Emil Petaja was born on April 12, 1915 and died on August 17, 2000.
Petaja published thirteen novels and more than 150 short stories. His Otava series, beginning with the novel Saga of Lost Earths, is based on the Finnish epic the Kalevala. Petaja was a close friend of artist Hannes Bok and founded the Bokanalia Foundation, which included a small art press, in 1967. He published three portfolios of Bok’s work as well as a commemorative volume. He was also the chairman of the Golden Gate Futurians, a San Francisco based science fiction club for professionals and fans. He was named the first Author Emeritus by SFWA in 1994.
“Found Objects” was originally published in Petaja’s collection Stardrift and Other Fantastic Flostsam in 1971, published by William L. Crawford’s Fantasy Publishing Company. Robin Wayne Bailey chose the story as one of five stories to represent Petaja in Architects of Dreams: The SFWA Author Emeritus Anthology, which covered the first five Author Emeriti named by SFWA.
Set in a contemporary San Francisco, “Found Objects” revolves around a party for a group of amateur artists as one of their number, the benefactor Triptich, is planning on departing San Francisco. He tells one of the guests, Jack Clay, that the purpose of the party is to help all of the attendees achieve a crest in their lives, a moment of perfect enjoyment before he has to leave, a concept which dovetailed neatly with thoughts Jack had while driving to the party.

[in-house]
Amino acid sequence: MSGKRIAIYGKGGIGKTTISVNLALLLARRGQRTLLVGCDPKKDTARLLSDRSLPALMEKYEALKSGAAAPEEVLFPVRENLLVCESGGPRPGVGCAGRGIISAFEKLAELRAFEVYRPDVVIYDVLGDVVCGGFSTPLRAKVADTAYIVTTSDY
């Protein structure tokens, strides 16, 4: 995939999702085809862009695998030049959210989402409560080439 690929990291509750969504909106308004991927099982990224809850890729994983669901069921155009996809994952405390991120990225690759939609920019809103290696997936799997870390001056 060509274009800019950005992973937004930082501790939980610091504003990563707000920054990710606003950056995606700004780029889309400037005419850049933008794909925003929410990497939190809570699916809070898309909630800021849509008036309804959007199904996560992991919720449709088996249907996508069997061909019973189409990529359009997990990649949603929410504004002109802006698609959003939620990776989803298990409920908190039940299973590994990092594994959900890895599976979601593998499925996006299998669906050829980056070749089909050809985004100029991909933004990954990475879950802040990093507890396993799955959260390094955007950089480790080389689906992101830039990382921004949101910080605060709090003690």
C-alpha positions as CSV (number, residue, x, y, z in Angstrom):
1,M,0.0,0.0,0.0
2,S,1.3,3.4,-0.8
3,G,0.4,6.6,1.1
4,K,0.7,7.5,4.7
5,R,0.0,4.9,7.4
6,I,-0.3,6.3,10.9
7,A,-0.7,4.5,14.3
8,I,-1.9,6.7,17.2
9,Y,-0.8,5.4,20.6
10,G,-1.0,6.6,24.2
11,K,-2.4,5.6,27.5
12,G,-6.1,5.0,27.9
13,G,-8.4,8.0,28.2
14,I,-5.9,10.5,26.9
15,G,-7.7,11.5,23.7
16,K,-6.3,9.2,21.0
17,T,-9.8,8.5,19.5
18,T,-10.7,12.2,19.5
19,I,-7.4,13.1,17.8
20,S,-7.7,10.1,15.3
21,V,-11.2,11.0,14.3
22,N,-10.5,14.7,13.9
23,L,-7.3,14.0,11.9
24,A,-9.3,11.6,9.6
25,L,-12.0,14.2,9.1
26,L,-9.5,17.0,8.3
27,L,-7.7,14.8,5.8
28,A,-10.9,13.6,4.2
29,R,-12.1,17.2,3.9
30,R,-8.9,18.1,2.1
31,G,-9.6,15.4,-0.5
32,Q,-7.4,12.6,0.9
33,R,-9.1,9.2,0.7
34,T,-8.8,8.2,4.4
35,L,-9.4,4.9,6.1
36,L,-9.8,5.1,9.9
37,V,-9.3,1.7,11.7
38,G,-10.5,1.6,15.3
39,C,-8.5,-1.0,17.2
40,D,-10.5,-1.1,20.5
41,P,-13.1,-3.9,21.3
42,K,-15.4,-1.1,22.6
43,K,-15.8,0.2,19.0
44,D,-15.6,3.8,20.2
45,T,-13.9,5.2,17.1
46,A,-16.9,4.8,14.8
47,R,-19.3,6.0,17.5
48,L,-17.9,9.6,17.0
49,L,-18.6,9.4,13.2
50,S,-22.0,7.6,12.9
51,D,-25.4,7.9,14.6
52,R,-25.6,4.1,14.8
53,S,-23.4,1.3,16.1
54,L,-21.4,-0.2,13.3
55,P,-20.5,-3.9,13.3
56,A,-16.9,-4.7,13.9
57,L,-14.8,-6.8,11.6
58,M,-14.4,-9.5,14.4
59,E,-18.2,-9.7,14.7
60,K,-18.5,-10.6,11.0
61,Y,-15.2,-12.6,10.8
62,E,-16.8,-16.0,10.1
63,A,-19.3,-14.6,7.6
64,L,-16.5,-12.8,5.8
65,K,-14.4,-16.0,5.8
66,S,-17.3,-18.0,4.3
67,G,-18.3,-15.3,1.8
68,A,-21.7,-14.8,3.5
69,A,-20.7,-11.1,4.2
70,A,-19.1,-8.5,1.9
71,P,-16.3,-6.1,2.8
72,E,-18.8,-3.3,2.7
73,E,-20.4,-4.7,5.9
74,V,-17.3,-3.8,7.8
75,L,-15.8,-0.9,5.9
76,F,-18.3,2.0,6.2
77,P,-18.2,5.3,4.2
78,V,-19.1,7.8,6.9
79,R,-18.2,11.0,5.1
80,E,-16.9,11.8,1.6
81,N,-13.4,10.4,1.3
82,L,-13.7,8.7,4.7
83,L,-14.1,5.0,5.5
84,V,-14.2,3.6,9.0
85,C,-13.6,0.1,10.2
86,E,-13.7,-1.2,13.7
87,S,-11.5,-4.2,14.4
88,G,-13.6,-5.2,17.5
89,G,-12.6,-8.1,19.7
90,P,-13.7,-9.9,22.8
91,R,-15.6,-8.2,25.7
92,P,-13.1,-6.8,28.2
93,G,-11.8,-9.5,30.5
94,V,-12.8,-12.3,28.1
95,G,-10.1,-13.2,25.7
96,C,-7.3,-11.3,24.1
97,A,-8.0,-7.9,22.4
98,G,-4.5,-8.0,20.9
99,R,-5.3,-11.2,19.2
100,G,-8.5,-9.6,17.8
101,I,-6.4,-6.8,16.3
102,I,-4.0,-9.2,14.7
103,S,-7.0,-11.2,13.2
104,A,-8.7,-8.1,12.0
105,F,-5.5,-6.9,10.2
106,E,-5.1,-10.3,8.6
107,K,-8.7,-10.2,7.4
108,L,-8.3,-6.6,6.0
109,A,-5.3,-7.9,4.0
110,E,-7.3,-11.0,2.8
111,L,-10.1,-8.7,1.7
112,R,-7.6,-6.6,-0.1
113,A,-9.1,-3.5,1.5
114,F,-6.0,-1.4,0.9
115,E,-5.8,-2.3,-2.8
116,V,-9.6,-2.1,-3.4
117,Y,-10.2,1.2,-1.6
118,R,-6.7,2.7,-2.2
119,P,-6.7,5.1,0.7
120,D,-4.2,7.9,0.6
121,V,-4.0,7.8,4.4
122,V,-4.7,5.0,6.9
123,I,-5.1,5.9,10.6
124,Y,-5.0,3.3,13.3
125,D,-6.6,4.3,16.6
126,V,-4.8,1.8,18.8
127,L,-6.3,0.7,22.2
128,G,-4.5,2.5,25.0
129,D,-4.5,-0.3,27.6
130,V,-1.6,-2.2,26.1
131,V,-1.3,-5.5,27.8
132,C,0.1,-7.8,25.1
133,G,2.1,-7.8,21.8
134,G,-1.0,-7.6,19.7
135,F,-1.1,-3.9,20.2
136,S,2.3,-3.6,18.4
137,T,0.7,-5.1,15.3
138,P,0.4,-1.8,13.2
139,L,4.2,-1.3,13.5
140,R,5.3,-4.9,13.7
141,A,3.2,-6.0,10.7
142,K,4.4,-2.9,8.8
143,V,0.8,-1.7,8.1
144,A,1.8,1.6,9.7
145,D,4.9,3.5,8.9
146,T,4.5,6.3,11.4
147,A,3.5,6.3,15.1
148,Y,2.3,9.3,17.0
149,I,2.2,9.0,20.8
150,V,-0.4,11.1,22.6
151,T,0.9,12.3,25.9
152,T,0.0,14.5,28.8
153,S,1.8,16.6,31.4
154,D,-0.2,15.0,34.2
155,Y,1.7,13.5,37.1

Jack and his wife Mab don’t see eye to eye on things. Jack just wants to do his own thing and move forward, while Mab likes to make life as difficult for those around her as possible, making a big show at the end to draw attention to herself. Her actions are passive-aggressive and for the purposes of Triptich’s party take the form of a refusal to wear the clothing he selected for her and then to disappear once she is at the party.